MY PLAYING HISTORY - ARTICLE LINKS
- My Playing History - The Beginning
- My Playing History - The Blowout
- My Playing History - The Comeback
As mentioned in "the blowout", my chop problems and the obstacles I'd face trying to play the trumpet professionally eventually led me to quit playing altogether in 1995. During the next seven years I only played the trumpet a handful of times. I'd pick it up every once in awhile to see if I could still play, but since my chops weren't conditioned anymore, I'd sound terrible and just put the horn down.
During these years away from the trumpet, I also stopped listening to jazz. I still loved the music, but I couldn't listen without feeling the urge to play again. And, since that urge was unfulfilled, listening to jazz left me feeling depressed; like I had lost something.
After seven years away from the trumpet, I finally started playing again during the summer of 2002. The return was largely due to two new factors in my life: (1) I had just bought a house (I moved to Atlanta), and (2) I started working from home. Since I now lived in a house, I was free to make as much noise as I wanted. And since I worked from home, my schedule would be free enough to practice in short sessions throughout the day.
Unfortunately, just six months into my comeback, my playing hit a wall. After 15-20 minutes of playing, my chops would be totally shot and the old pain from my blowout years resurfaced. Things were so bad that I could barely play an E at the top of the staff, and that's when my chops were still fresh! I continued playing for a few more months, but I wasn't improving much at all.
Not willing to give up (again), I turned to the Internet for possible suggestions. My search led me to two books that have helped pave the way to recovery: "A New Approach to Altissimo Trumpet Playing" by John H. Lynch, and "The Balanced Embouchure" by Jeff Smiley.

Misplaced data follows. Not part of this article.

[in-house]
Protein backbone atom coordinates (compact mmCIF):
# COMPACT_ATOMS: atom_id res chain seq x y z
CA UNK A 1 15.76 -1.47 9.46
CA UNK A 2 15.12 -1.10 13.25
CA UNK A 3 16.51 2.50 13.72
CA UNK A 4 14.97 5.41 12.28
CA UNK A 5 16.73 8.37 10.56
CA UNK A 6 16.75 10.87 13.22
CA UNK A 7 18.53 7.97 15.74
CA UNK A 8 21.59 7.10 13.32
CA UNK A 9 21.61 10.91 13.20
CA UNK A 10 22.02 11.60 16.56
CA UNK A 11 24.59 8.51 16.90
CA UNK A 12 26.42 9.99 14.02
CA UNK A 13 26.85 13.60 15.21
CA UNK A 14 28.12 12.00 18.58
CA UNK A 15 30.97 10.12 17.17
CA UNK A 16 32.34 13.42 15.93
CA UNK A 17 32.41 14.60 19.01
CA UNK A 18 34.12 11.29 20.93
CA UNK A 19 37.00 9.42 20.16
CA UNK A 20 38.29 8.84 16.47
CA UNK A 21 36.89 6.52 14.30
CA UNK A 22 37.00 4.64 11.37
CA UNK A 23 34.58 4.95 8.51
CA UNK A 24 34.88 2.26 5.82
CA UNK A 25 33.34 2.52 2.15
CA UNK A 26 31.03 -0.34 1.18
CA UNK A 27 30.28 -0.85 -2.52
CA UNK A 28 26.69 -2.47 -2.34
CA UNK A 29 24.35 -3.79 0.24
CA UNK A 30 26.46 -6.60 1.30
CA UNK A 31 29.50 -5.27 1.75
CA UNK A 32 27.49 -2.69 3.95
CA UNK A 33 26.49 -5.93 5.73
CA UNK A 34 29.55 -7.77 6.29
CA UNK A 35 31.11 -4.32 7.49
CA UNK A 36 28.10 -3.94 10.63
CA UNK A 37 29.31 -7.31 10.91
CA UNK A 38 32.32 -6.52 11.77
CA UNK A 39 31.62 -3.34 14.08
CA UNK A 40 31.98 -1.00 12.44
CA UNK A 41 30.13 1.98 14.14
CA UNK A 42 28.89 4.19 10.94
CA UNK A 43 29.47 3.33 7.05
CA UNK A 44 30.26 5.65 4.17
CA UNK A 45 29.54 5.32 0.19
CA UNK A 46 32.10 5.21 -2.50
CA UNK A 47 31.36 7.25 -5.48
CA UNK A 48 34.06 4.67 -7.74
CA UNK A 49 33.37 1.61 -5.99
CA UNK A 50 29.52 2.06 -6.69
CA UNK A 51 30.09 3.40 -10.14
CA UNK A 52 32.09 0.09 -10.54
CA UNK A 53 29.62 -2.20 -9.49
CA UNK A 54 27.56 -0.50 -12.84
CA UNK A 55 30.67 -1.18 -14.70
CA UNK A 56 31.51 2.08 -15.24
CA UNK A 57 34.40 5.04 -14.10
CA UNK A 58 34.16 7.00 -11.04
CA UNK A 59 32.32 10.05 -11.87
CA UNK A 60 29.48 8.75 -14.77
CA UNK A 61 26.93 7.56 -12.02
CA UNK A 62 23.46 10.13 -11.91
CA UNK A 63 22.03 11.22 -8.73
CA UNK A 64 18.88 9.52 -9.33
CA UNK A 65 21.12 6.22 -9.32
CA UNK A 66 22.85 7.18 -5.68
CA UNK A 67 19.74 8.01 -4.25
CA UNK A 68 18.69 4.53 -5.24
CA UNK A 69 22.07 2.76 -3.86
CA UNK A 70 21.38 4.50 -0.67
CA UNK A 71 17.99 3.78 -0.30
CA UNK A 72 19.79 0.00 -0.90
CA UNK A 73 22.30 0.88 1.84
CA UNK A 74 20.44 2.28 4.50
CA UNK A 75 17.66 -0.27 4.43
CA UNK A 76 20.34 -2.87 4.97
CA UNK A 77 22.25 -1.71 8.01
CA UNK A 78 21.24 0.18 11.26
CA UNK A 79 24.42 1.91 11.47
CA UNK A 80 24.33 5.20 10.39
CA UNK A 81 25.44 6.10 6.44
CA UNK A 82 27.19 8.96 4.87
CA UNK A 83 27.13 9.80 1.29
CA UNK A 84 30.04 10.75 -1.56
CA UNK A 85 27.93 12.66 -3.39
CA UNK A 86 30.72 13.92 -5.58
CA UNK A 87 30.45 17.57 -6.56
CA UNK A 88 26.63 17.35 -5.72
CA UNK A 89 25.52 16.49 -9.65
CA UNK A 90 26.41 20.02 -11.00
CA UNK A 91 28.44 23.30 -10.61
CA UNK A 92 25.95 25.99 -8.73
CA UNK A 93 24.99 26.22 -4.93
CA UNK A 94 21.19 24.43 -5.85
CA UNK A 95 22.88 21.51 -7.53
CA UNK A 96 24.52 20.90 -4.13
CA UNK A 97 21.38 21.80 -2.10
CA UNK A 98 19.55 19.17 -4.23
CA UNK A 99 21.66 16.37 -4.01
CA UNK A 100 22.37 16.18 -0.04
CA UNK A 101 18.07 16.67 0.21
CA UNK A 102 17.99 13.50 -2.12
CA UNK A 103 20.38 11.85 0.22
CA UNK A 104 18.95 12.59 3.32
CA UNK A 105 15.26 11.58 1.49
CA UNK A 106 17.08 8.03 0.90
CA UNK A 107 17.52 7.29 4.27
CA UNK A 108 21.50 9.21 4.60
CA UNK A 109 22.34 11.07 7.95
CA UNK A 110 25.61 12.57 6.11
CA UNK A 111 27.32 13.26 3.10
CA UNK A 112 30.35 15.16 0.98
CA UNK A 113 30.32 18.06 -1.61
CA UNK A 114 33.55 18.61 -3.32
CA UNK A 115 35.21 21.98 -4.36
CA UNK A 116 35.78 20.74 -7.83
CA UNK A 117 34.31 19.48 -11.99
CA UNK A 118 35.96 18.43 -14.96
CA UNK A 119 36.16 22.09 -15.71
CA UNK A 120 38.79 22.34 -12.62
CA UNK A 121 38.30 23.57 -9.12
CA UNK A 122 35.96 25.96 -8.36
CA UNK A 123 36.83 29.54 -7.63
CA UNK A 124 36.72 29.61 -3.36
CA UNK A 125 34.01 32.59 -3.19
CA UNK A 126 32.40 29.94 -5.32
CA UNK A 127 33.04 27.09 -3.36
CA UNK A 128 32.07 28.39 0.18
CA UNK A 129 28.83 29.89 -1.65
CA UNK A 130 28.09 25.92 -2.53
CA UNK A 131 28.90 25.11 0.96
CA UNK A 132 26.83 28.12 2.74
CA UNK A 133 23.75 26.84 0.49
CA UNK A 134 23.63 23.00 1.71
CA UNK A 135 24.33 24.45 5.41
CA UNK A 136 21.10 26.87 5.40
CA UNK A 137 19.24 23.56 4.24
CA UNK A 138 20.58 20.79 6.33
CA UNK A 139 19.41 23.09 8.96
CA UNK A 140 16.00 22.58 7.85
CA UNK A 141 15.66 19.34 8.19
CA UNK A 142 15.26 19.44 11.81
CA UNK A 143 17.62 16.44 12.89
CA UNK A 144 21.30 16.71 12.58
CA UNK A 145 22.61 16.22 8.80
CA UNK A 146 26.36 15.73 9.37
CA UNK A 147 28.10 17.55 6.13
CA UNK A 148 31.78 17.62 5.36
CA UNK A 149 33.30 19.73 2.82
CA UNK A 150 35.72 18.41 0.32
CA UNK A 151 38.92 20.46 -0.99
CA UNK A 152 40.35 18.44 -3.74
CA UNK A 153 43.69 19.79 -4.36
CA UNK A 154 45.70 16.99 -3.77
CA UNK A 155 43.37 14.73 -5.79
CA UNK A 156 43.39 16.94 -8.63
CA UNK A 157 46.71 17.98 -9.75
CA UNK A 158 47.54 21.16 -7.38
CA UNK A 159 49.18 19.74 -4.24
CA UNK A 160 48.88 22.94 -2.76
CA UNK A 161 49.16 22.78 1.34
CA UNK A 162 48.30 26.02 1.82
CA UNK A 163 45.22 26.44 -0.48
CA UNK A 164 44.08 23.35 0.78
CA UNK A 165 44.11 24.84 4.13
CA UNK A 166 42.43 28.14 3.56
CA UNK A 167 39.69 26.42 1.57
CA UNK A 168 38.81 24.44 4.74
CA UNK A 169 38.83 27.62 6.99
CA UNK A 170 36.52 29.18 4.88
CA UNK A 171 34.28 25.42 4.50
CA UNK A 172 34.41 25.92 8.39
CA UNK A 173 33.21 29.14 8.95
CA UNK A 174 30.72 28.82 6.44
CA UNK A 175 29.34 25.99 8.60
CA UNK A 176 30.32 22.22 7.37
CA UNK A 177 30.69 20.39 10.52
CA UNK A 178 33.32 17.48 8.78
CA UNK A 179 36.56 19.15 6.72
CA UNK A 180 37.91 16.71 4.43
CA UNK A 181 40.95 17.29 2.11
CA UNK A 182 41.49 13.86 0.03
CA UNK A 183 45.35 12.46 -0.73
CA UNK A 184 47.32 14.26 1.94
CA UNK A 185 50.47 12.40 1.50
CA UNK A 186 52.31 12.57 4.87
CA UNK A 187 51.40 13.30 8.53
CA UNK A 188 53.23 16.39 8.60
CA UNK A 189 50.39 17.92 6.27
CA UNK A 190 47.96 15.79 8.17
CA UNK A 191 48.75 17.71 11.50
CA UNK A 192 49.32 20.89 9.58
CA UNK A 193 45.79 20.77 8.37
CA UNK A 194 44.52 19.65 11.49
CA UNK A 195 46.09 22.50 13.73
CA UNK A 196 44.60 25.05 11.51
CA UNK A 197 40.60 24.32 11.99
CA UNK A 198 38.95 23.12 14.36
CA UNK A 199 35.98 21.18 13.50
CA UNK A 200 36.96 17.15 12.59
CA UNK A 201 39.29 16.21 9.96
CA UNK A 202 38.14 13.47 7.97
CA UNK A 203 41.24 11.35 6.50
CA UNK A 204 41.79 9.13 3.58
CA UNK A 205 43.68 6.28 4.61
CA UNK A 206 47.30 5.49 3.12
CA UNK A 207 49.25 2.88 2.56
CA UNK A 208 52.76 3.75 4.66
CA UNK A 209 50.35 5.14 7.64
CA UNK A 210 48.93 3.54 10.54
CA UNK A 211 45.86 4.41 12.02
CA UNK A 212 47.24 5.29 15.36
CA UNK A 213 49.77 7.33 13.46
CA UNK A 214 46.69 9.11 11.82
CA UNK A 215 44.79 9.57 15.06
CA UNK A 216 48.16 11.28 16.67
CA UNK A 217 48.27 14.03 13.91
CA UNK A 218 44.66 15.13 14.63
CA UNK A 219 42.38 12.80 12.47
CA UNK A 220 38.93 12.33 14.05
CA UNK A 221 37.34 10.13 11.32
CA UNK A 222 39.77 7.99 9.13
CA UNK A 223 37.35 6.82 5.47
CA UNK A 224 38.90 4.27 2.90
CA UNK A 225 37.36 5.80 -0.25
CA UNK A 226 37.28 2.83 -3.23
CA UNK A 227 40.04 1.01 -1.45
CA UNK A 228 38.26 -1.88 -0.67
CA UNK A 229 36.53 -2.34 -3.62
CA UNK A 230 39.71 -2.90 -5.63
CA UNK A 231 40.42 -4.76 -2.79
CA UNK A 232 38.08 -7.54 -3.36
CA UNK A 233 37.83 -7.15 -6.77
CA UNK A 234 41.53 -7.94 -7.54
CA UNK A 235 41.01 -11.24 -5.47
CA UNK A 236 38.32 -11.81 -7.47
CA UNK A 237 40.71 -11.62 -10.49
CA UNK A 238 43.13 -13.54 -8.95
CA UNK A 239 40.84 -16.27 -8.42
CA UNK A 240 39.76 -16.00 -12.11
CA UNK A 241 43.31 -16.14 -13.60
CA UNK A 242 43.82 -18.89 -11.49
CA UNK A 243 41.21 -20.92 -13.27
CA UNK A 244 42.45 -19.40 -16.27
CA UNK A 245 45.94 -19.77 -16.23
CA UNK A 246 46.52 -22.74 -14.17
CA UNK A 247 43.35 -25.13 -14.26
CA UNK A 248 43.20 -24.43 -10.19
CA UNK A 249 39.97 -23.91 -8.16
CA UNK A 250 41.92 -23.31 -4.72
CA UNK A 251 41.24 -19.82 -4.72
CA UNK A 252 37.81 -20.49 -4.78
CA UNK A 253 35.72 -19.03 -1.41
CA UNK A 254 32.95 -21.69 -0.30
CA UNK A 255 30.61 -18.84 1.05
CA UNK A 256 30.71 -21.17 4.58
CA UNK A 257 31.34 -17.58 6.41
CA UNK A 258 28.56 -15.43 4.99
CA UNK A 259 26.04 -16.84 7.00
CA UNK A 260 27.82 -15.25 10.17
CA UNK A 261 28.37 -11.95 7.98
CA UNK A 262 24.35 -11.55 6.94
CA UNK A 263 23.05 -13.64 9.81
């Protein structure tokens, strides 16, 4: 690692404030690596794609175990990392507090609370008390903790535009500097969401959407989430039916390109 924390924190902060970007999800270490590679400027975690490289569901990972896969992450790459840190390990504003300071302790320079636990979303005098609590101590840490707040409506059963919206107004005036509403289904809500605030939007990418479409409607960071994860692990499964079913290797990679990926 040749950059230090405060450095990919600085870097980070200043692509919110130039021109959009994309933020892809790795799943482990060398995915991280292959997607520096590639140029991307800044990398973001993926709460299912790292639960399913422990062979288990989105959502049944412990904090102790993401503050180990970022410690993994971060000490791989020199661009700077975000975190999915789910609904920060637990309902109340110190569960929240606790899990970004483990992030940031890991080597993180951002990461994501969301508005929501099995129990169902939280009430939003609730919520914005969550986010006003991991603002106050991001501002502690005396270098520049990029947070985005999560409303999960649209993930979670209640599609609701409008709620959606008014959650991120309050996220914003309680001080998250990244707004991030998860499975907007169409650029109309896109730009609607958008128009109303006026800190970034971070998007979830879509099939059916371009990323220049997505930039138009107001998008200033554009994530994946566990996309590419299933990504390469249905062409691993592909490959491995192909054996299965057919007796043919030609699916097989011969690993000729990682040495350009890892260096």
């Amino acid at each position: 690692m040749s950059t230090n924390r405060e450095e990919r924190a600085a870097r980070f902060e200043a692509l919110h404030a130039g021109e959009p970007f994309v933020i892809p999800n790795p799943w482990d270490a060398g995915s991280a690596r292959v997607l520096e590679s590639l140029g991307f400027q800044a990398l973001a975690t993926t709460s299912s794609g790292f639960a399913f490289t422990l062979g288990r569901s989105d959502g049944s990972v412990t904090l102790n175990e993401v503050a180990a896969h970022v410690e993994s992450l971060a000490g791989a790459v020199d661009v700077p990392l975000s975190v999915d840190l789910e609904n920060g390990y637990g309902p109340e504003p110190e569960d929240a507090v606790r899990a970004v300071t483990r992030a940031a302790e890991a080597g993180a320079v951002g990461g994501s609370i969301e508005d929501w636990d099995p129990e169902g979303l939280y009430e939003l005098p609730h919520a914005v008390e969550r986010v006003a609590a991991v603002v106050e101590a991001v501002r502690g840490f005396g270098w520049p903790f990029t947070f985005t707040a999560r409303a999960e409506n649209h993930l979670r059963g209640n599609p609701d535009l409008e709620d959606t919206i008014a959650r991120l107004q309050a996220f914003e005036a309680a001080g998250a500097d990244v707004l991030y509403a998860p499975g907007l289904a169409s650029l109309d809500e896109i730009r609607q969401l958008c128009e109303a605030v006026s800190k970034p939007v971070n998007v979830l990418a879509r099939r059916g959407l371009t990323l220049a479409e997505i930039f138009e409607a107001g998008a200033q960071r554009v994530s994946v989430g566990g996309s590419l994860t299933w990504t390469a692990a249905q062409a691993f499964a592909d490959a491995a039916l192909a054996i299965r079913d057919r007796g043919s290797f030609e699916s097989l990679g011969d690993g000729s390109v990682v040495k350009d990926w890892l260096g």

I purchased the "Altissimo" book first. I don't actually follow the exercises in that book anymore, but I mention it because it was the first time I had heard anyone suggest an embouchure that uses very little of the fleshy/red part of the lip. The first time I tried the suggested embouchure, I played a C above the staff with little pressure. Before long, I was able to hit a G above that (the highest note I had EVER played). It was amazing. Truthfully, the notes didn't sound that great, but the experience showed me that I could in fact play high notes! Unfortunately, I was unable to use that embouchure for anything other than high notes.
A few months later, I bought "The Balanced Embouchure," which also suggests an embouchure that uses less of the red part of the lip. The key part of the Balanced Embouchure, though, is that the lips roll in or out to adjust for playing throughout the horn's entire range.
When I first read "The Balanced Embouchure," I instantly saw parallels to my own trumpet playing history. Like me, the author had found himself with a limited range and no working solutions (I loved reading the trumpet myth section!). What really stuck with me, though, was the author's suggestion that traditional trumpet teaching is a "numbers game": the standard flat-chinned embouchure works for a small percentage of players. The rest of us will either quit playing, or continually struggle to make it work. Clearly I was in the "struggle to make it work" category.
My comeback story is a work in progress. I started working with the Balanced Embouchure method in July of 2003. So far I've seen definite progress, although I know I've still got a long way to go before my embouchure is solid.
It's been over three years now since I started the Balanced Embouchure. To this day I still do some of the roll-in/roll-out slurs in my daily routine. I can't say for certain whether I'm doing them correctly, but I can say that my current embouchure is more rolled-in than my old one and my range has gradually improved to a Bb above the staff, which is now about as high as I go when improvising. In addition to the Balanced Embouchure exercises, I have been doing some of the Caruso stuff and some exercises from the Caruso-inspired Flexus book. It's likely that a combination of all of these things have helped me get to the point I'm at today.
To see how I've been doing since my comeback, you can read my various "anniversary" entries:
And here's another article I wrote which focuses on the comeback journey.